Two ghosts attend an engagement party, unseen by the other guests. One ghost, Dupont, is the father of the bride-to-be. He looks back on his marriage to her mother. His wife Annette was ... See full summary »
In the Paris of the late 19th century, Louise, wife of a general, sells the earrings her husband gave her as a wedding gift: she needs money to cover her debts. The general secretly buys the earrings again and gives them to his mistress, Lola, leaving to go to Constantinople. Where an Italian diplomat, Baron Donati, buys them. Back to Paris, Donati meets Louise... So now Louise discovers love and becomes much less frivolous.Written by
The movie most likely takes place in 1880, for at one point the general mentions that he and the countess are off to see Sarah Bernhardt in the play Adrienne Lecouvreur--a role that Bernhardt adopted only in 1880 before leaving for a long tour of the US. He had also mentioned earlier that his wife had fainted for 20 minutes during the Lisbon earthquake--almost certainly a reference to the 1880 quake (estimated at 6.1 on the Richter scale). (The most recent earlier significant Lisbon quake had been in 1856, and the next one not until the early 1900s.) See more »
When the general gives the earrings to Lola on the train, she is crying and has her little bag on her lap. In the next cut, the bag is on the table. See more »
What an elegant and atmospheric overlooked gem this was from Max Ophuls! Depicting in his usual florid and incredibly detailed style the lives and loves of various stereotypical characters from fin de siecle Paris, when the rich supposedly had taste and grace - before us poor diluted them.
Instead of watching people on the metaphorical merry-go-round of love as we did in La Ronde or a merry-go-round of stories as we did in Le Plaisir, this time we watch a souvenir of love, a pair of earrings on their travels back and forth between lovers and the same jeweller. The mature lovers were staid Charles Boyer, coquettish Dannielle Darrieux and romantic Vittorio De Sica engaged at first in playful flirtation but naturally turning into something far more serious: love. You are left at the end to extrapolate the outcome for yourselves, but I doubt they went on as Three! All 3 roles were played with beautiful restraint, De Sica especially, coming so soon after Umberto D's overwhelmingly serious message was ignored.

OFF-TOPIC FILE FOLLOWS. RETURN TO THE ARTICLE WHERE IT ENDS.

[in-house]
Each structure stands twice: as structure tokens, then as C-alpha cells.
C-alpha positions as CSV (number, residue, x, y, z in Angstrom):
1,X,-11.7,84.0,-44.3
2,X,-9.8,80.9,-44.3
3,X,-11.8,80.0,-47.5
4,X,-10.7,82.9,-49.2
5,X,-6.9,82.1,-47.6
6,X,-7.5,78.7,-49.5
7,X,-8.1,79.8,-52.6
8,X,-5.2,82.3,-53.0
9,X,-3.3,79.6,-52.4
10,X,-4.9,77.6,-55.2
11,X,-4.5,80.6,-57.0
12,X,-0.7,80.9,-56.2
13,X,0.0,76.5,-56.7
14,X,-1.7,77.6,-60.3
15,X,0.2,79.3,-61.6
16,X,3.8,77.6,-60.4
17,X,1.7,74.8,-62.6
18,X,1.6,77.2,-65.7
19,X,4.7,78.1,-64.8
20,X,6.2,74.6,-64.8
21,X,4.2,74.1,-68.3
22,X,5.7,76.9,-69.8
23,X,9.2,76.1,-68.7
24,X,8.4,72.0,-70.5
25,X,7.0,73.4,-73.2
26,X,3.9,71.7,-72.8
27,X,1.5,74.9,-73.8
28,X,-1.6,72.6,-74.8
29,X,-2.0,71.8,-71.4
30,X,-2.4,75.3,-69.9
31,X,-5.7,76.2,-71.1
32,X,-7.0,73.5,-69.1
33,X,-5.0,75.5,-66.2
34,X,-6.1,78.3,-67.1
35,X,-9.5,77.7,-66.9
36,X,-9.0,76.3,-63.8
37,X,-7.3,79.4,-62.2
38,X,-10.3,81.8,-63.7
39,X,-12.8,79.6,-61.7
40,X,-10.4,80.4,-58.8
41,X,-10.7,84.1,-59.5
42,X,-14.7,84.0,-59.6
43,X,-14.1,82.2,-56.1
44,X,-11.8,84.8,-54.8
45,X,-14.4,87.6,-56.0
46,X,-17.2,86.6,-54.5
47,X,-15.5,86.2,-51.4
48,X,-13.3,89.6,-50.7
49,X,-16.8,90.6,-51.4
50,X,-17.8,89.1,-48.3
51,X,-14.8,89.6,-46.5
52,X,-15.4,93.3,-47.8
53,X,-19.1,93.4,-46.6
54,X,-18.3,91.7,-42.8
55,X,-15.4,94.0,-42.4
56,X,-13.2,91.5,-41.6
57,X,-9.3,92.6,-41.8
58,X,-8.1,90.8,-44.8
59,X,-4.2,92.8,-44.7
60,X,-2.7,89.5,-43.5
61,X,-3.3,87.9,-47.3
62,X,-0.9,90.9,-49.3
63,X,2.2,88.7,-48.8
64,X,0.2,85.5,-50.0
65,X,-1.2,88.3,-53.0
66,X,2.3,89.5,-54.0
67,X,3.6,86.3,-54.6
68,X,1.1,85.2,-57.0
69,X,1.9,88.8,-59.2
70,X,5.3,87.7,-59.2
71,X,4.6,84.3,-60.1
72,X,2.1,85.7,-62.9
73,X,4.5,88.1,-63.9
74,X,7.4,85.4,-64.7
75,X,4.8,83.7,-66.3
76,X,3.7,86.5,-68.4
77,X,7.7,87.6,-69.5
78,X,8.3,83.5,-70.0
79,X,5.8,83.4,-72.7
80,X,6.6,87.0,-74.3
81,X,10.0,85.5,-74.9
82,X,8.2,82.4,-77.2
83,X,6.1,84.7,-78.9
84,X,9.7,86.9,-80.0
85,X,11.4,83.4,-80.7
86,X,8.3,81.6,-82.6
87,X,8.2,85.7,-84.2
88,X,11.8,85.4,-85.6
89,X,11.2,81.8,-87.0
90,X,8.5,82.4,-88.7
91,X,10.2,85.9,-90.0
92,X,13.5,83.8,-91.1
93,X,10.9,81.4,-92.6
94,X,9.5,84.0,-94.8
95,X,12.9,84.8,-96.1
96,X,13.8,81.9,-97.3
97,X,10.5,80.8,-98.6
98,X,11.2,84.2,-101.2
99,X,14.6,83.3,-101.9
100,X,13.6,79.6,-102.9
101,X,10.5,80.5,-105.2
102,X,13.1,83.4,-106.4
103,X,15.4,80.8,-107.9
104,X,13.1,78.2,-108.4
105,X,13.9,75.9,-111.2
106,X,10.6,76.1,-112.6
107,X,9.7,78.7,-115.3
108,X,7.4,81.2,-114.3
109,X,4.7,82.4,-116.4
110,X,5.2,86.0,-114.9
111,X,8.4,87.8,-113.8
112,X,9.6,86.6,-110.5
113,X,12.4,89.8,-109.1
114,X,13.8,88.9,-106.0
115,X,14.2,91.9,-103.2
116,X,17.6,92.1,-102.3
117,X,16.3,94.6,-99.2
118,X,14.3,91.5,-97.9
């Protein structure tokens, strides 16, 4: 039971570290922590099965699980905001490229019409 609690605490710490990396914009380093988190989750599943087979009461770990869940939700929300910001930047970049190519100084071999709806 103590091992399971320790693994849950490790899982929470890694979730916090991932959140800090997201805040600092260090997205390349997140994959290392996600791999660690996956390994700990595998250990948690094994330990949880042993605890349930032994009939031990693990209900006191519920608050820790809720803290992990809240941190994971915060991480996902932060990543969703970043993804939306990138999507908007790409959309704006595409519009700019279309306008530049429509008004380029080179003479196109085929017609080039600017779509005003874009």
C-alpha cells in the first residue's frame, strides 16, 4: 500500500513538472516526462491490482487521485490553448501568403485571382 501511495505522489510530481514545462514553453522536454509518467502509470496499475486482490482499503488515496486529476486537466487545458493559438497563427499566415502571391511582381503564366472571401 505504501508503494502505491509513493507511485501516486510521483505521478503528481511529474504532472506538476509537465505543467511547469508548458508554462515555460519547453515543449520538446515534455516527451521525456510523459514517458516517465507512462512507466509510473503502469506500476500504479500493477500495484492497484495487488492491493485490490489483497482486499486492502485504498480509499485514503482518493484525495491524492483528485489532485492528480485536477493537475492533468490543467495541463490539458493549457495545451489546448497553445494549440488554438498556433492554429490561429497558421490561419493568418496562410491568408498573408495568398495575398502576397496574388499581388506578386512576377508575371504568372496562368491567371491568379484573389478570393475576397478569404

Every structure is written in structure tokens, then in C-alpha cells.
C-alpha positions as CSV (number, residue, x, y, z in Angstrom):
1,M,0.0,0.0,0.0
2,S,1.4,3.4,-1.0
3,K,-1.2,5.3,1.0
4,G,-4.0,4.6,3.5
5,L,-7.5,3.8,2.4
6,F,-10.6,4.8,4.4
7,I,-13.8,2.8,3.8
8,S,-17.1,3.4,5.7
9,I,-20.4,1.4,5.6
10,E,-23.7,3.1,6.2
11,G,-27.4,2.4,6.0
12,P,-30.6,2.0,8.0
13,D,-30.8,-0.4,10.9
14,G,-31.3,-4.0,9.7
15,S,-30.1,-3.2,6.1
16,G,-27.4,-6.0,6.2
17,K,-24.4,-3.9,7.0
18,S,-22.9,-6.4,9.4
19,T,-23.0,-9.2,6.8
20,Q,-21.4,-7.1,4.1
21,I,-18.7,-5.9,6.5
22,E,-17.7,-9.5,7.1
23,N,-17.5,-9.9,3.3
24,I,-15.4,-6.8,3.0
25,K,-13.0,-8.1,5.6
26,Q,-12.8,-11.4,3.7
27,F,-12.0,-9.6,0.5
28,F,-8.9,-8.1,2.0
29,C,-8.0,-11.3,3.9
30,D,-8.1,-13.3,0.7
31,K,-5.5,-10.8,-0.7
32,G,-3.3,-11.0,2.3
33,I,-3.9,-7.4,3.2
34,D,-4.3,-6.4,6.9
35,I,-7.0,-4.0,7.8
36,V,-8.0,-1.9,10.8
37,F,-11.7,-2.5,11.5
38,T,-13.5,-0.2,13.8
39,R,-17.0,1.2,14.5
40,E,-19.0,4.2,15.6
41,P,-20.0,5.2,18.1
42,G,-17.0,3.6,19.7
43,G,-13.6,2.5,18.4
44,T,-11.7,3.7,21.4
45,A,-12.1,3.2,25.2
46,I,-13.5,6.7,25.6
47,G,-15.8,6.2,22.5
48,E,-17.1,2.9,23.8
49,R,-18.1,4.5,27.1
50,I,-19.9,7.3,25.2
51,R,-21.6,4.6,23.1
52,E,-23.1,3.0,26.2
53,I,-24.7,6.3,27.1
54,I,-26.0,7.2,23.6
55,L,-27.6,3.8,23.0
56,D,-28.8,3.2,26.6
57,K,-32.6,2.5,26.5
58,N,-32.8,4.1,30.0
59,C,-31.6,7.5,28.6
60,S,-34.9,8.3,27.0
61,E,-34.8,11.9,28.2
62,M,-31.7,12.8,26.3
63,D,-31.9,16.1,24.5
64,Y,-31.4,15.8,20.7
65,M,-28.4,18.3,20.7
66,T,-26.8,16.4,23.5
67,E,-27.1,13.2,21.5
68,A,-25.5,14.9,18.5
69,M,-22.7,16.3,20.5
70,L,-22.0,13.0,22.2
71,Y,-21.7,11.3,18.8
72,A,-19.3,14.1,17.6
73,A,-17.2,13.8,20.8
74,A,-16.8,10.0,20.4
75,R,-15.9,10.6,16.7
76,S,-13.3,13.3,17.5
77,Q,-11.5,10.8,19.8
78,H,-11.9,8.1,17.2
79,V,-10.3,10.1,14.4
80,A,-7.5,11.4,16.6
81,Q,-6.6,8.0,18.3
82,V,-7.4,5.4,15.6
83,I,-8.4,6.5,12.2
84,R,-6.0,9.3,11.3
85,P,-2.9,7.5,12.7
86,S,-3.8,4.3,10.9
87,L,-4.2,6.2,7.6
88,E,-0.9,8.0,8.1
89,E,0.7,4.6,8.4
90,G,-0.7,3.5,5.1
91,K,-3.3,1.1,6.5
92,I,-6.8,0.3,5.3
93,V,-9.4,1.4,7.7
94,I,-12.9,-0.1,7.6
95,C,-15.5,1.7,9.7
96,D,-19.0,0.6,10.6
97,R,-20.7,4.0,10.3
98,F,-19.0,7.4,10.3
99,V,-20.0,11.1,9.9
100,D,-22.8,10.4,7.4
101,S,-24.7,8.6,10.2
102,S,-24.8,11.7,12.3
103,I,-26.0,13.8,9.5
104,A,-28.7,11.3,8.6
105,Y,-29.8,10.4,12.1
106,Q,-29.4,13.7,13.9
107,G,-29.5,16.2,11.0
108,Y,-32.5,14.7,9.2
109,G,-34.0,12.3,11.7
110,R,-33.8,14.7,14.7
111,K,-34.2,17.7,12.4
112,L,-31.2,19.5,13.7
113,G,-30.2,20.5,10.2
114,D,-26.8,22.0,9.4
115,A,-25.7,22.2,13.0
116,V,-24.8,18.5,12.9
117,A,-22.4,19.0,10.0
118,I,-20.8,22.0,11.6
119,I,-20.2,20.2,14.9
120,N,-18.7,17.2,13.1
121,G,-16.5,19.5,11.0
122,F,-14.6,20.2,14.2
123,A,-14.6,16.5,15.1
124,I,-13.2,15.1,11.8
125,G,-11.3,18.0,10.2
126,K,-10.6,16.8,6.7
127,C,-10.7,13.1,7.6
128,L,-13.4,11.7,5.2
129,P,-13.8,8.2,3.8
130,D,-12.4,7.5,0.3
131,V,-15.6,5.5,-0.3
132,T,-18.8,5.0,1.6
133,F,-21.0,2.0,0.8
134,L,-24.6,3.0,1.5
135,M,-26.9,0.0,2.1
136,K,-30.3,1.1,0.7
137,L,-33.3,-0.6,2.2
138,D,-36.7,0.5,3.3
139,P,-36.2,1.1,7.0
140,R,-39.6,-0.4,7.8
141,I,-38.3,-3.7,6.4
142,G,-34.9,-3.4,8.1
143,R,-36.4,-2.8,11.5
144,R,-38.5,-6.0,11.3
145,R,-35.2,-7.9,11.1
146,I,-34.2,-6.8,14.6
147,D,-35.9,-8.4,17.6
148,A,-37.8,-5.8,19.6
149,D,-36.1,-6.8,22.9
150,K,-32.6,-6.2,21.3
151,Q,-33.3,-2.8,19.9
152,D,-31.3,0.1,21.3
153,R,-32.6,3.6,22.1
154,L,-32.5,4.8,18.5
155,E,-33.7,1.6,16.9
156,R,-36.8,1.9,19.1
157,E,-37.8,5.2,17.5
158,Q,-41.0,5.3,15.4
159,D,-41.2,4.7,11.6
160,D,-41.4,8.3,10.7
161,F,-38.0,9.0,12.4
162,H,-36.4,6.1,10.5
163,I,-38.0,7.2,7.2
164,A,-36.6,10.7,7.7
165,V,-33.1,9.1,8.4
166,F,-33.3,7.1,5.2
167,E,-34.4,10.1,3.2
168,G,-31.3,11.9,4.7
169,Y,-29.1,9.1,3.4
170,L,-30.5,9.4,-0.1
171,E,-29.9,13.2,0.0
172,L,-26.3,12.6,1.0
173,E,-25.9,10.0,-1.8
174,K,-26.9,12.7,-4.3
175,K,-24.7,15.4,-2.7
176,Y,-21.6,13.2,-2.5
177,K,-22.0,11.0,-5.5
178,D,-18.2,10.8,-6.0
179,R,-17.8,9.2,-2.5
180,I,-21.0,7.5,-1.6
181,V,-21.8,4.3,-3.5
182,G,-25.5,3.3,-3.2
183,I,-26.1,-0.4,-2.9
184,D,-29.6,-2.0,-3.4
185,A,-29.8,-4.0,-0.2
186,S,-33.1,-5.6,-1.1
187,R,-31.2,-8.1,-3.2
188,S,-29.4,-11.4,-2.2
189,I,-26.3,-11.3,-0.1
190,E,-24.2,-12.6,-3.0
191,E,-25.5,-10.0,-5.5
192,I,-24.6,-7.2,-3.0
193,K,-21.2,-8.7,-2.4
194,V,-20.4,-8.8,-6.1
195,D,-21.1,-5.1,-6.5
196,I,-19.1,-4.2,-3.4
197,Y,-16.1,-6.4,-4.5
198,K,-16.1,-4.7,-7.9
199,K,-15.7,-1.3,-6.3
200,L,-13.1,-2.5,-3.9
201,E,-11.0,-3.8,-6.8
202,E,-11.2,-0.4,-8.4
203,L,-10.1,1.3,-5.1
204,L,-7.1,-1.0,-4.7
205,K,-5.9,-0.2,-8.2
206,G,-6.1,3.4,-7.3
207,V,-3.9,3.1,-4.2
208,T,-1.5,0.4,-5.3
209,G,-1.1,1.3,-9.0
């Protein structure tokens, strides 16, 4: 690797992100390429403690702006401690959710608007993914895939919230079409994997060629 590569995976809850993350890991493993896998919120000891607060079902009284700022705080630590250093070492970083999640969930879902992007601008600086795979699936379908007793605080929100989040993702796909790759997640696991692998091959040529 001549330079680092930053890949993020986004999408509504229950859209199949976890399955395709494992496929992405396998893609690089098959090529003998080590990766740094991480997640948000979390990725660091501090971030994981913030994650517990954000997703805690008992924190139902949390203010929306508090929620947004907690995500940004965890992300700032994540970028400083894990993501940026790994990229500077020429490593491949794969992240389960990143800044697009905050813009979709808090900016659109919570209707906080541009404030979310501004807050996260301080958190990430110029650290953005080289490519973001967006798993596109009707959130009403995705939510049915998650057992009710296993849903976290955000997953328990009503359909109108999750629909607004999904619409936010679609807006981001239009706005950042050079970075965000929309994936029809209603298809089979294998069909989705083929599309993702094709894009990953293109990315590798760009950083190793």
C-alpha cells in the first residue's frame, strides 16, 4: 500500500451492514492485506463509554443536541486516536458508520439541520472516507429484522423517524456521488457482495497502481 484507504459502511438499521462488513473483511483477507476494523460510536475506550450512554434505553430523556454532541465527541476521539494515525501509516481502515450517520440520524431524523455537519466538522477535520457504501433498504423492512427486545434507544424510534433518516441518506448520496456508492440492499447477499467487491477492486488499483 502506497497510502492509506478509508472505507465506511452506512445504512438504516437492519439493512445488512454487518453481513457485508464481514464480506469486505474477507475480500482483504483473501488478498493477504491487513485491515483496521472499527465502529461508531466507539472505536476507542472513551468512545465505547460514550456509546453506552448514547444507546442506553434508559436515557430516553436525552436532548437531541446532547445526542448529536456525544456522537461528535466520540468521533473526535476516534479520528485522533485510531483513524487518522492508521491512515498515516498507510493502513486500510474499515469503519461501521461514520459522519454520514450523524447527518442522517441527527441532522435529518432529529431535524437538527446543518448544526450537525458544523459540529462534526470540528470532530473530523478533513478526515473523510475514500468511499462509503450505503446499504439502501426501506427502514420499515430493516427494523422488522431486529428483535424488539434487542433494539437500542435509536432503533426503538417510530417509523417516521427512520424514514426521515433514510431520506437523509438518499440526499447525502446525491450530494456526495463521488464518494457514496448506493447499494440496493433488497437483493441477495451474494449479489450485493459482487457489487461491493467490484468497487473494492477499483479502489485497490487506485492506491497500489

The roving camera-work paying loving attention to the period background sets was sublime, and as can only be found in Ophuls' best 6 films – this is how he would have made the film in 1900! The perfectly timed choreography for the dancing scenes of course extended to nearly everything else, even to things as simple as opening and shutting mirrored wardrobes in Madame de 's gorgeously cluttered bedroom or people climbing up or down a rickety wooden spiral staircase at the jewellers. All in all, marvellous entertainment ravishing to the eyes, of a type you won't see anywhere outside of Ophuls. In fact, words have failed me.
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